In general, the center (or centre) of an algebraic object $X$ is the collection of things which “commute with all elements of $X$.” This has a number of specific incarnations.
The original example is the center $Z(G)$ of a group $G$, which is defined to be the subgroup consisting of all elements $g\in G$ such that for all elements $h\in H$ the equality $g h=h g$ holds. The center is an abelian subgroup, but not every abelian subgroup is in the center. See also centralizer.
This notion of center of a group can be generalized to the center of a monoid in an obvious way.
The center of a Lie algebra $L$ is an abelian Lie subalgebra $Z(L)$, consisting of all elements $z\in L$ such that $[l,z]=0$ for all $z\in L$. There are generalizations for some other kinds of algebras.
The center of a monoid can be horizontally categorified to the center of a category. Specifically, the center of a category $C$ is defined to be the commutative monoid $[C,C](Id_C,Id_C)$ of endo-natural-transformations of the identity functor of $C$. It is straightforward to check that this reduces to the usual definition if $C = \mathbf{B}(A,\times)$ is the delooping of a monoid.
For a generator $G$ of a category $\mathcal{C}$ there is an embedding of $Z(\mathcal{C})$ into the monoid $Hom(G,G)$ given by $\eta\mapsto\eta _G$. In particular, if $Hom(G,G)$ or $Z(Hom(G,G))$ is trivial, as happens e.g. for $Set$ with $G=\ast$, then so is $Z(\mathcal{C})$ (Hofmann 1975).
For Cauchy complete $\mathcal{C}$ the idempotent elements of $Z(\mathcal{C})$ correspond precisely to the quintessential localizations of $\mathcal{C}$ (Johnstone 1996).
The notion of center can also be vertically categorified. It is easy to categorify the notion of center of a category as defined above: if $C$ is an n-category, then its center is the monoidal $(n-1)$-category $[C,C](Id_C,Id_C)$ of endo-transformations of its identity functor. One expects that in general, this center will actually admit a natural structure of braided monoidal $(n-1)$-category, just as the center of a category is actually a commutative monoid, not merely a monoid.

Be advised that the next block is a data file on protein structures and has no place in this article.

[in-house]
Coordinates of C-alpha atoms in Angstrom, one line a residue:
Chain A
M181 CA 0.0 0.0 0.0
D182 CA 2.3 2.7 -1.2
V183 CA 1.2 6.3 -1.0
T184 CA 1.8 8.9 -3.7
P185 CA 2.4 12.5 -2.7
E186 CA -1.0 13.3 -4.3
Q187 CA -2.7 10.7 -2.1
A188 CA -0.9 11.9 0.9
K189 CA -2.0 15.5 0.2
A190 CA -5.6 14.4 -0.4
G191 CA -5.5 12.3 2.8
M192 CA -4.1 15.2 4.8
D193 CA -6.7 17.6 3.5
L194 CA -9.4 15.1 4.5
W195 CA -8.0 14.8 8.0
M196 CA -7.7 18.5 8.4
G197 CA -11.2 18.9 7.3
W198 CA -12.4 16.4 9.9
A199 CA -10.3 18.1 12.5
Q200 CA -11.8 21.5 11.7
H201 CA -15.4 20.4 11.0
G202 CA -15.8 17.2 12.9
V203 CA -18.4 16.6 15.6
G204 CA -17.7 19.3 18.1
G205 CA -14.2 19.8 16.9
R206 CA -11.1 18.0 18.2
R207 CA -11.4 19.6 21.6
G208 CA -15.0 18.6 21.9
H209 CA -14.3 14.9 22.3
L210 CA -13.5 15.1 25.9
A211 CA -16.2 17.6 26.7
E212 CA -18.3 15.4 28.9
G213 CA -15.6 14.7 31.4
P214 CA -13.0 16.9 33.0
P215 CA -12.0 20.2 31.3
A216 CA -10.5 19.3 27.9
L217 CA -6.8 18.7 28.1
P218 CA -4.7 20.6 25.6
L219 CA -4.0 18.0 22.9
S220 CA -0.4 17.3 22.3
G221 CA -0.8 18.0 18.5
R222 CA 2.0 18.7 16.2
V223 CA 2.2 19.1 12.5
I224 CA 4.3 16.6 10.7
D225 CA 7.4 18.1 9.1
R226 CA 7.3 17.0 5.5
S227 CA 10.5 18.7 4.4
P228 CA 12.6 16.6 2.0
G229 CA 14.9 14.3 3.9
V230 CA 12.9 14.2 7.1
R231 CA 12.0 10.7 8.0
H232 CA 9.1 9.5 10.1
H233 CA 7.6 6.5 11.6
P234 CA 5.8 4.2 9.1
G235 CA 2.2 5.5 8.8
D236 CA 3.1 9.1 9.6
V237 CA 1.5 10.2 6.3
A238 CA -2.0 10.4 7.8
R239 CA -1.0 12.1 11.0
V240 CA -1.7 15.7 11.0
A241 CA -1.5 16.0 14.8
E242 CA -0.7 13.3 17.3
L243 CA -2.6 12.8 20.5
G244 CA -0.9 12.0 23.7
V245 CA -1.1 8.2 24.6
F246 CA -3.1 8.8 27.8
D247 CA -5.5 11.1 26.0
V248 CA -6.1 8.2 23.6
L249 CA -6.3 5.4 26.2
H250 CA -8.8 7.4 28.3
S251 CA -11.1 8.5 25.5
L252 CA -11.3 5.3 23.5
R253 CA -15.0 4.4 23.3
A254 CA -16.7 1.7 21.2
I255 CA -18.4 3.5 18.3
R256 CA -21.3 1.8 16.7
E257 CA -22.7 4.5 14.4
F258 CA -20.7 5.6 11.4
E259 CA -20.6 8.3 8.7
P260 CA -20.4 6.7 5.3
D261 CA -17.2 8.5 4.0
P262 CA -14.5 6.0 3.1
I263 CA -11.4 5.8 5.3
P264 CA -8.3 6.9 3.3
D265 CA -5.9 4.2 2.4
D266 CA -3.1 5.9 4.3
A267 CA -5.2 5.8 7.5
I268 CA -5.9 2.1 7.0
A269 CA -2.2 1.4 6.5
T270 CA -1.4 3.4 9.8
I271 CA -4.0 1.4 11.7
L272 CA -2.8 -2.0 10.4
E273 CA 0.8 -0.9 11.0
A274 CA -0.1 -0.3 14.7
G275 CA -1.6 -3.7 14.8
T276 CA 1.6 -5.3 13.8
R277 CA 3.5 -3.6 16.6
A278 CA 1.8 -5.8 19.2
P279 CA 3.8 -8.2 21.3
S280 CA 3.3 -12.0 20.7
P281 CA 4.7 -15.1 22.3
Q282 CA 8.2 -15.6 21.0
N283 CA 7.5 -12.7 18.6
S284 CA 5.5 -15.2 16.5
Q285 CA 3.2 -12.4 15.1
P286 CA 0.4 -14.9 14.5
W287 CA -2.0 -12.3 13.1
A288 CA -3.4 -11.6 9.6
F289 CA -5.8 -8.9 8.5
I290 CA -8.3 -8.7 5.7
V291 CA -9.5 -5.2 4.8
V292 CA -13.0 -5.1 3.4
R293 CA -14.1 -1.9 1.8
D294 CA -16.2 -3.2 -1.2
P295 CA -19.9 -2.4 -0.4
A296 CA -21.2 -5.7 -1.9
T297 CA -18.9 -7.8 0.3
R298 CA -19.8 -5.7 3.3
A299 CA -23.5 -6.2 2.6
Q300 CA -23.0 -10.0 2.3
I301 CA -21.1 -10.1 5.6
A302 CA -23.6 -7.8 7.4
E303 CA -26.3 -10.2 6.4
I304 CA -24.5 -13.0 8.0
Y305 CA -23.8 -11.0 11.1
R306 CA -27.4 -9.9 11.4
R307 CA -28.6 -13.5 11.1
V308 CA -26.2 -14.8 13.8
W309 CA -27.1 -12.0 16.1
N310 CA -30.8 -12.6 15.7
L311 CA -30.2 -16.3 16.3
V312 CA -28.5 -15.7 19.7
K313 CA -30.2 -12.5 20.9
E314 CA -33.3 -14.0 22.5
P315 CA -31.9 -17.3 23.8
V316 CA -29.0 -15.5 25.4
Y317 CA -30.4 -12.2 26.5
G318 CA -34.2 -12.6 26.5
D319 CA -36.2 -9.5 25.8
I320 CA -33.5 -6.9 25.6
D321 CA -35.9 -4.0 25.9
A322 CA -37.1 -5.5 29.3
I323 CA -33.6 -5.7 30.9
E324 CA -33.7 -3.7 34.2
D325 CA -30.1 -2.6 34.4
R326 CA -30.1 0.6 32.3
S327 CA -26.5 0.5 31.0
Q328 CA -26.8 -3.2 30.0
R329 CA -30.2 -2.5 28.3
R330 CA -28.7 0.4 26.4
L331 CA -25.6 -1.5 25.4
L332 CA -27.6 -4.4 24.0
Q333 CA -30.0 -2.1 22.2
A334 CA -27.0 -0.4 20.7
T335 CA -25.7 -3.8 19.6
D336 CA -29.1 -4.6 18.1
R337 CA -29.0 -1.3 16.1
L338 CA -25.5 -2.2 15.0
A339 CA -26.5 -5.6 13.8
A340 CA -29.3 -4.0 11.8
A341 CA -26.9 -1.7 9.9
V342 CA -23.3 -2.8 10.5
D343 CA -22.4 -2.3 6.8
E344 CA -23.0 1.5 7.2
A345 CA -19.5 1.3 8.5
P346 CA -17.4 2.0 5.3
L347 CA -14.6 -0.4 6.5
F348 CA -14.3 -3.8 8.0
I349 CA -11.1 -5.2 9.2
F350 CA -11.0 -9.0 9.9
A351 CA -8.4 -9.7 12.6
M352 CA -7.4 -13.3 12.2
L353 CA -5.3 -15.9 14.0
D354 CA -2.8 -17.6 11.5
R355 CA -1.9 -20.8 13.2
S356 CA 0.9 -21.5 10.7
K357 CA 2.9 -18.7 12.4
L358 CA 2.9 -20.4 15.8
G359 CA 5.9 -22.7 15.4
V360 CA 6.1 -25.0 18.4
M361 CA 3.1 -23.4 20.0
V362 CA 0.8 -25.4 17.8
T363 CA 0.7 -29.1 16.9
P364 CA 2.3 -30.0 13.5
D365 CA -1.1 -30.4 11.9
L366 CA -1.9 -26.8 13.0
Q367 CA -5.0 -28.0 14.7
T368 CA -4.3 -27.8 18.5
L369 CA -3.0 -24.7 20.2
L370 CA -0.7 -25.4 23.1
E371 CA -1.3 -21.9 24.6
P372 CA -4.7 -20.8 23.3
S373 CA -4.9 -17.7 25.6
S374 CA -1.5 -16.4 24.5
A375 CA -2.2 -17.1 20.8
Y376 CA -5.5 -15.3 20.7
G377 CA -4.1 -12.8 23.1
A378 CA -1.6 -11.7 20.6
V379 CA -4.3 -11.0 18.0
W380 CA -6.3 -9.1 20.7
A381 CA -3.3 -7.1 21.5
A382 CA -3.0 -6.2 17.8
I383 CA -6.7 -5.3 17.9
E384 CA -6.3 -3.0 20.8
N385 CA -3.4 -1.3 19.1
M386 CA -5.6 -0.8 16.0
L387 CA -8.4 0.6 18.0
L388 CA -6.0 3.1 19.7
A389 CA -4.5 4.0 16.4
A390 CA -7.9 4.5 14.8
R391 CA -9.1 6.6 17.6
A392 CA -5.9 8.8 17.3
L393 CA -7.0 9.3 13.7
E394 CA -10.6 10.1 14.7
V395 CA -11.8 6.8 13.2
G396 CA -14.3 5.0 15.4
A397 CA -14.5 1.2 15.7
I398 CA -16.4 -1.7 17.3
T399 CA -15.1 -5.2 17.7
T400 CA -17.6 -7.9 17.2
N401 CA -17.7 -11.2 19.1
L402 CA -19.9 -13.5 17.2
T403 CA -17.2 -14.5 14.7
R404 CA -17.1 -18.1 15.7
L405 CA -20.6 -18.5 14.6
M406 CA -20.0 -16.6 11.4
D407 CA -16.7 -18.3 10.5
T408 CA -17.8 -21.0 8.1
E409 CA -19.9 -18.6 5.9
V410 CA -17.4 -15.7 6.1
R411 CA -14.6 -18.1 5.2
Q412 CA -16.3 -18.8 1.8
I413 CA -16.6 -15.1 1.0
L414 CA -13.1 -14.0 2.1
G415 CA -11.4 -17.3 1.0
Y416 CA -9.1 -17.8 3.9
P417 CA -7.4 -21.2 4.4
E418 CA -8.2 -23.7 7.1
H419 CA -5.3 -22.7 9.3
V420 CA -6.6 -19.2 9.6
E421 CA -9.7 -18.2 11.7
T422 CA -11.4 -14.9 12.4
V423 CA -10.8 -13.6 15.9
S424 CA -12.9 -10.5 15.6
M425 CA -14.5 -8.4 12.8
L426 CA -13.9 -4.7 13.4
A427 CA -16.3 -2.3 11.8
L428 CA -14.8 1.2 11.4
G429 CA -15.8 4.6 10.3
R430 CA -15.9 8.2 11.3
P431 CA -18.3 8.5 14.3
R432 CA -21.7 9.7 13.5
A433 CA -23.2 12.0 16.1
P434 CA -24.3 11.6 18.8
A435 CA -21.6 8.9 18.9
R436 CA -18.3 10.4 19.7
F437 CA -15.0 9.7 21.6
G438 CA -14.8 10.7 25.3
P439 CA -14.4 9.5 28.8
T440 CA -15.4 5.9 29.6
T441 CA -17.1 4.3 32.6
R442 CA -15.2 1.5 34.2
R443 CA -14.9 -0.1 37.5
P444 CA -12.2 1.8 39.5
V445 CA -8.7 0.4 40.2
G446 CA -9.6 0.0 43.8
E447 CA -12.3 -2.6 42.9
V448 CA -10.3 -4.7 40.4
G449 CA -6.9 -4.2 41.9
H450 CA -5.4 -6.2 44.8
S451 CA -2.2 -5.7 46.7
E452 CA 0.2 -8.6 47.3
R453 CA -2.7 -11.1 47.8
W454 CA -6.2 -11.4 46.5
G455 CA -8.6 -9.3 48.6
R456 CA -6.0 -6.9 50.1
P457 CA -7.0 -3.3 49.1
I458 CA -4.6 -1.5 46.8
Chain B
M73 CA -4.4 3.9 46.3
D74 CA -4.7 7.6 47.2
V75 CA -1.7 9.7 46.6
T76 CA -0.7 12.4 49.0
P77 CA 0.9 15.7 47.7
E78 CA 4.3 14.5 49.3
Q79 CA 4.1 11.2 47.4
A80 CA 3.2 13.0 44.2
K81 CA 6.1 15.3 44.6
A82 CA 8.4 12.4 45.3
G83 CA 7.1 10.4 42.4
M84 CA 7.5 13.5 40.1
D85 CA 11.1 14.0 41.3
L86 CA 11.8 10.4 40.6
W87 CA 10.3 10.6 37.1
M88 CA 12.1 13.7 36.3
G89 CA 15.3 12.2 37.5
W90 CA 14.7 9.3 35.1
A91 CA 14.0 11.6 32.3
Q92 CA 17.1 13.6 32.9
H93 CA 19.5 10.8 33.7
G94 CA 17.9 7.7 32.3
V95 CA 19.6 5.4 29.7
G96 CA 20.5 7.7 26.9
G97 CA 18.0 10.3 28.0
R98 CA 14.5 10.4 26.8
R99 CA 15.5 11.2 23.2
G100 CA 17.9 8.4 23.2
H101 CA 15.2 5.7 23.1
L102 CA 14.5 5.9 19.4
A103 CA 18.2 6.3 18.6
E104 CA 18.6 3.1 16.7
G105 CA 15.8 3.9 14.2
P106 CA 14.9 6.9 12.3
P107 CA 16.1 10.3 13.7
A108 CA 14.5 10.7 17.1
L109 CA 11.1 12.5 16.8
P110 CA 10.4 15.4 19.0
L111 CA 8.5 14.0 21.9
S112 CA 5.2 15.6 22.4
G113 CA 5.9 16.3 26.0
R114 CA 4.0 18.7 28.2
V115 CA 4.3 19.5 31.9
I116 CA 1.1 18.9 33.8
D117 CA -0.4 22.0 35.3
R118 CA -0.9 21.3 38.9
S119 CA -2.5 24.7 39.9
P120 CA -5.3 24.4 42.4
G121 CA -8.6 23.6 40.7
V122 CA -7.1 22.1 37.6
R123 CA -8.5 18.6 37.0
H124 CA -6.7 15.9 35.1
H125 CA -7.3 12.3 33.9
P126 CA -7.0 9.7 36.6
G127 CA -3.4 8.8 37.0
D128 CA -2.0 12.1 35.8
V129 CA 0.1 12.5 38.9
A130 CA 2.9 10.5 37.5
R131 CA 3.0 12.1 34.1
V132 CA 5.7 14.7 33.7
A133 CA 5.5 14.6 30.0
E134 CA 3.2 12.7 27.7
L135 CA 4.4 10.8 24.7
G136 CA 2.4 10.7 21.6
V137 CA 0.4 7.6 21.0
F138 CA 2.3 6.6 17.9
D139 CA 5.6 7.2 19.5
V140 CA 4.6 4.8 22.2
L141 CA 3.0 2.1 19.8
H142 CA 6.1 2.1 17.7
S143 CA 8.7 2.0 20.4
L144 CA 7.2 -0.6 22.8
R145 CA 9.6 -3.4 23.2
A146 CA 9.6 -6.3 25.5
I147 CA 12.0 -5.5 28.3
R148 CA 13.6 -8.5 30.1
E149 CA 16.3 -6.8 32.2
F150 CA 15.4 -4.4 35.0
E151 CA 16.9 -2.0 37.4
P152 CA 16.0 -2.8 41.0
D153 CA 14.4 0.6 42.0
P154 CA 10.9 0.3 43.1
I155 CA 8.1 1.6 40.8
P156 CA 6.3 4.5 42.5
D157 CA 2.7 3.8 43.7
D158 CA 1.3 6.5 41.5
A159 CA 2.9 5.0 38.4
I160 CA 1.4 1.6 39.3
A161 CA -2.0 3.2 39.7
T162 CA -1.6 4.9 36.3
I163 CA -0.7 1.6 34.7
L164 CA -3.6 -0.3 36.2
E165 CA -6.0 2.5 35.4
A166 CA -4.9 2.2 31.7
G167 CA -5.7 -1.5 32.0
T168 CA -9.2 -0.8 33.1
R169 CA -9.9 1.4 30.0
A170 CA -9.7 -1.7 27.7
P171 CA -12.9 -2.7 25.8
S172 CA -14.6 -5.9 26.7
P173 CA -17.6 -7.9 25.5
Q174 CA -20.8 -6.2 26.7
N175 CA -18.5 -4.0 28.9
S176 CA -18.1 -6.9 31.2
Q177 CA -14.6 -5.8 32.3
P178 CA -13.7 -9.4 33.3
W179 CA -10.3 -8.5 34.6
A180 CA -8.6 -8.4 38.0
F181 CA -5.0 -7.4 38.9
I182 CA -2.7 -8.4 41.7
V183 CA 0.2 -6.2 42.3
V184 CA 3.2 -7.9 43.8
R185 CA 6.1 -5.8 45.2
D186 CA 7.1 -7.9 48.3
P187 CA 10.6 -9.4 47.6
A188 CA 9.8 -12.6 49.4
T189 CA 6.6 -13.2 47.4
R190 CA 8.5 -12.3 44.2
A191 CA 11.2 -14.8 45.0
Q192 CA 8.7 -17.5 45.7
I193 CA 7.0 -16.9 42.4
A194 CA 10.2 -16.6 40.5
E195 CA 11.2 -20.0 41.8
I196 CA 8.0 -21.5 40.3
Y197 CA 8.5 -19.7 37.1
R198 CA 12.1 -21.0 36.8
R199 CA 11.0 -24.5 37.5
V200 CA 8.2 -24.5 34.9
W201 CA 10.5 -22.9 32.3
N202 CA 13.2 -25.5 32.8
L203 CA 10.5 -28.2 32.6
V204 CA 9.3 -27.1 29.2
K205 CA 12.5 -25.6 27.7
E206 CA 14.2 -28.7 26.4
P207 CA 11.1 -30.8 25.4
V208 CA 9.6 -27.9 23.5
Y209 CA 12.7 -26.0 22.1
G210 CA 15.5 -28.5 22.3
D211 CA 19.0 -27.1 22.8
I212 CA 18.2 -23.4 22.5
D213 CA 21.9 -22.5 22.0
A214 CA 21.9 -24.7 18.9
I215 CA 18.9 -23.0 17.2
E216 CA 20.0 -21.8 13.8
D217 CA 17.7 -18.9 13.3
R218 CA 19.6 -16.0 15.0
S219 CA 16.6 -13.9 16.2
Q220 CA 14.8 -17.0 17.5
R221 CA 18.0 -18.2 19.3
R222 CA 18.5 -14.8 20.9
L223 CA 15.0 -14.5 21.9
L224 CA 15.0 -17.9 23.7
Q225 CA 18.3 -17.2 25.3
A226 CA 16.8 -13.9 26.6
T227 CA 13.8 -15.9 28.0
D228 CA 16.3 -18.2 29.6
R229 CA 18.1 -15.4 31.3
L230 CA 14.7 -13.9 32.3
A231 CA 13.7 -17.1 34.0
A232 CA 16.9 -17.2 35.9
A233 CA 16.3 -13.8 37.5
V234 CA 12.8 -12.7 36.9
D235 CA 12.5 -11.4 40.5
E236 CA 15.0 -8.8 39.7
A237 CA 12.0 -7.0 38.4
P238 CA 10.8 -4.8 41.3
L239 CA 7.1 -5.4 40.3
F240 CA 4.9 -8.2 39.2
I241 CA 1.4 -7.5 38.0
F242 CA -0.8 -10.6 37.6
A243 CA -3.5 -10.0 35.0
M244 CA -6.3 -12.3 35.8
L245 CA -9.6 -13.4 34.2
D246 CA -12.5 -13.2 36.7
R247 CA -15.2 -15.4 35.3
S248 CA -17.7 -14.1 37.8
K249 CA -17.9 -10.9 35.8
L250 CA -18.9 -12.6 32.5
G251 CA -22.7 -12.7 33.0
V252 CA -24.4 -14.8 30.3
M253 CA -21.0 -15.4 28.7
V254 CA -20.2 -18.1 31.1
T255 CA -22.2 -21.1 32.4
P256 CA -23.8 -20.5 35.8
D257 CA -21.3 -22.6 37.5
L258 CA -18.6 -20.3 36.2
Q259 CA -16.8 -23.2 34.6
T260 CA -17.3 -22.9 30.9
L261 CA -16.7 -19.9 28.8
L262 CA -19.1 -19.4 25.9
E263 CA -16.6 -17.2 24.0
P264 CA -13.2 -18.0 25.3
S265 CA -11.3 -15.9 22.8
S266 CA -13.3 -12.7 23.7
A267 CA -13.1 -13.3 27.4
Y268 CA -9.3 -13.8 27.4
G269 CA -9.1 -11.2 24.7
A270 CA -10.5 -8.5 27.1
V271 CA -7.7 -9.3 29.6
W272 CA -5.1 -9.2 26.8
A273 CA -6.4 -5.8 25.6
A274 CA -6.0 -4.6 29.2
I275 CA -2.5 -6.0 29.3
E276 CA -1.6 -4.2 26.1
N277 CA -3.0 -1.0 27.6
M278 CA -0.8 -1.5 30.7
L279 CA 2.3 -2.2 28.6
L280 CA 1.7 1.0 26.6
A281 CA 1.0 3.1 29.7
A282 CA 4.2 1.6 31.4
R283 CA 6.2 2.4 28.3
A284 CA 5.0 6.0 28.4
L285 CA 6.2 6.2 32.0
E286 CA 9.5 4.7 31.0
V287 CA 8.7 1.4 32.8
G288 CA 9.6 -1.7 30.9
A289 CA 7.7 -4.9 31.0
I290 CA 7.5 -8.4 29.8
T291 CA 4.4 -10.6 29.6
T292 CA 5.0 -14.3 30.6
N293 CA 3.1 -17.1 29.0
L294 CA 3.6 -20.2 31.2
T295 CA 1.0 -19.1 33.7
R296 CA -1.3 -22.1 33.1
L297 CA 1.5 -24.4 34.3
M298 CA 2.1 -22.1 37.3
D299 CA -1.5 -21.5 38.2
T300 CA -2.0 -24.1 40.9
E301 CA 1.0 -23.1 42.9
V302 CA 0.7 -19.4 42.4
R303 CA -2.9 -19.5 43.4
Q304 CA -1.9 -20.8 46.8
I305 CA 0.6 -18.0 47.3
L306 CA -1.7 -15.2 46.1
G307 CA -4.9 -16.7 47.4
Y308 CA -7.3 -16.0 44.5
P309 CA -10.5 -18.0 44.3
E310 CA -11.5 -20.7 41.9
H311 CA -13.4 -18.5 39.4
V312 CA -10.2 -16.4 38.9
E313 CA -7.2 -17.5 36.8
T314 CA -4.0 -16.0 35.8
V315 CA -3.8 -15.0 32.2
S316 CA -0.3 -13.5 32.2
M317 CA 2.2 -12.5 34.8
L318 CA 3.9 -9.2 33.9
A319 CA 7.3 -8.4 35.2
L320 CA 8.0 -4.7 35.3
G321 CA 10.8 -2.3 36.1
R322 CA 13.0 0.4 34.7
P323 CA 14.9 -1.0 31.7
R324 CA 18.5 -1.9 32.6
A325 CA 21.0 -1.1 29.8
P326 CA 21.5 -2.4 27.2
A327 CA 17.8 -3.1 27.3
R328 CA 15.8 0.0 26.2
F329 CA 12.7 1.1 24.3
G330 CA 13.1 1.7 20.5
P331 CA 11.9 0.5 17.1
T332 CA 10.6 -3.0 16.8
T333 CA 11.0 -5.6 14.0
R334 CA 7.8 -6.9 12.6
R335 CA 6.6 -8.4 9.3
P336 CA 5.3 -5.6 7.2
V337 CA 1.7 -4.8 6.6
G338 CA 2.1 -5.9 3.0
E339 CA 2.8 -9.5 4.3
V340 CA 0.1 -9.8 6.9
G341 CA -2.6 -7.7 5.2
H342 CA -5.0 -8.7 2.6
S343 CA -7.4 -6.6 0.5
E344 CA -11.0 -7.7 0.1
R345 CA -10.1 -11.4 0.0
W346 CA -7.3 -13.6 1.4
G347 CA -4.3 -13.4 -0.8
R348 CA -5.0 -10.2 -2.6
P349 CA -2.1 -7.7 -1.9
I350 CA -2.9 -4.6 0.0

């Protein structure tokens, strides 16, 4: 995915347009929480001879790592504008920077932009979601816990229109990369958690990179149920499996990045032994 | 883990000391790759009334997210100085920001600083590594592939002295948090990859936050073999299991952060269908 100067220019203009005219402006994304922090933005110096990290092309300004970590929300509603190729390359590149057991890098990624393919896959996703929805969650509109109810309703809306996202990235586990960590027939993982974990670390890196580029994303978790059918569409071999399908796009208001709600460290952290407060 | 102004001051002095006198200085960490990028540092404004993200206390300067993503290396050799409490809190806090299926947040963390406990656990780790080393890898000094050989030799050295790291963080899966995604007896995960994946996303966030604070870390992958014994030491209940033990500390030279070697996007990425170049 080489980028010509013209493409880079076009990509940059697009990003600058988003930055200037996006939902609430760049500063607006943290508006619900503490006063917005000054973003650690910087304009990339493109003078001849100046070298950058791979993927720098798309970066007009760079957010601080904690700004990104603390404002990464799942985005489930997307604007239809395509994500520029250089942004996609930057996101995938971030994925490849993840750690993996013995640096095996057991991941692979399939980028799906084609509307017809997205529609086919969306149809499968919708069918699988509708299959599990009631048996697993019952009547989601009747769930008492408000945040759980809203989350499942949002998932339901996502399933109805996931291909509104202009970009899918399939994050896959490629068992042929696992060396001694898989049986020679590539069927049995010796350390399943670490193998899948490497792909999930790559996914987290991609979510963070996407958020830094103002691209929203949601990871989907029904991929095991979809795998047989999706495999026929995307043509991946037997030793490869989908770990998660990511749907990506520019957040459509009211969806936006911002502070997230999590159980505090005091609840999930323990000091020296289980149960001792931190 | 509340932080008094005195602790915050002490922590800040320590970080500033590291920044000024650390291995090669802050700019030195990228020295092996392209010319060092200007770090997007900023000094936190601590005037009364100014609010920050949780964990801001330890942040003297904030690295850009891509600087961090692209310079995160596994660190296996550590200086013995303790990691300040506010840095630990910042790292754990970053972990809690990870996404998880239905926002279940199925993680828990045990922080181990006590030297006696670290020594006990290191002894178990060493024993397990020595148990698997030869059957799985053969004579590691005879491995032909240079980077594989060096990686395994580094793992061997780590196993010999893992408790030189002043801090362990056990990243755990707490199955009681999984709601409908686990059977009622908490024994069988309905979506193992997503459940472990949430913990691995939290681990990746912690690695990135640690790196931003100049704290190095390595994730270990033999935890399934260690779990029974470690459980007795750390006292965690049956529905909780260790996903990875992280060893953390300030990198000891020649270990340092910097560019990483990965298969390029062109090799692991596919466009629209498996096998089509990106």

For instance if $C = \mathbf{B}_\otimes \mathcal{C}$ is the delooping of a monoidal category, then this center is called the Drinfeld center of $(C, \otimes)$.
Generally, we can now obtain a notion of the center of a monoidal $n$-category by regarding it as a one-object $(n+1)$-category, according to the delooping hypothesis. It follows that the center of a monoidal $n$-category should naturally be a braided monoidal $n$-category. This is known to be true when $n=0$ (the center of a monoid is a commutative monoid) and also for $n=1$ and $n=2$.
Note that a monoidal $n$-category has two different centers: if we regard it as a one-object $(n+1)$-category, then its center is a braided monoidal $n$-category, but if we regard it merely as an $n$-category, then its center is a braided monoidal $(n-1)$-category. The latter construction makes no reference to the monoidal structure. Likewise, a braided monoidal $n$-category has three different centers, depending on whether we regard it as an $n$-category, a connected $(n+1)$-category, or a 2-connected $(n+2)$-category, and so on (a $k$-tuply monoidal $n$-category has $k+1$ different centers).
It seems that in applications, however, one is usually most interested in the sort of center of a monoidal $n$-category $C$ obtained by regarding it as a one-object $(n+1)$-category, thereby obtaining a braided monoidal $n$-category. It is in this case, and seemingly this case only, that the center comes with a natural forgetful functor to $C$, corresponding to the classical inclusion of the center of a monoid. (For $n\gt 0$, however, this functor will not be an inclusion; the objects of the center of $C$ are objects of $C$ equipped with additional structure.)
Moreover, one expects that if we perform this “canonical” operation on a k-tuply monoidal n-category (for $k\ge 1$), the resulting braided monoidal $n$-category will actually be $(k+1)$-tuply monoidal. This is known to be true in the cases $n\le 4$: the center of a braided monoidal category is symmetric monoidal, the center of a braided monoidal 2-category is sylleptic, and the center of a sylleptic monoidal 2-category is symmetric.
Finally, if we decategorify further, we find that the center of a set (i.e. a 0-category) is a monoidal (-1)-category, i.e. the truth value “true.” This is what we ought to expect, since when $C$ is a set, there is precisely one endo-transformation of its identity endofunction (namely, the identity).
An old query about the categorical notion of center is archived at $n$Forum here.
A special case is the center of an abelian category which has a special entry because of a number of special applications and properties.
See center of an ∞-group.
R.-E. Hoffmann, Über das Zentrum einer Kategorie , Math. Nachr. 68 (1975) pp.299-306.
P. Johnstone, Remarks on Quintessential and Persistent Localizations , TAC 2 no.8 (1996) pp.90-99. (pdf)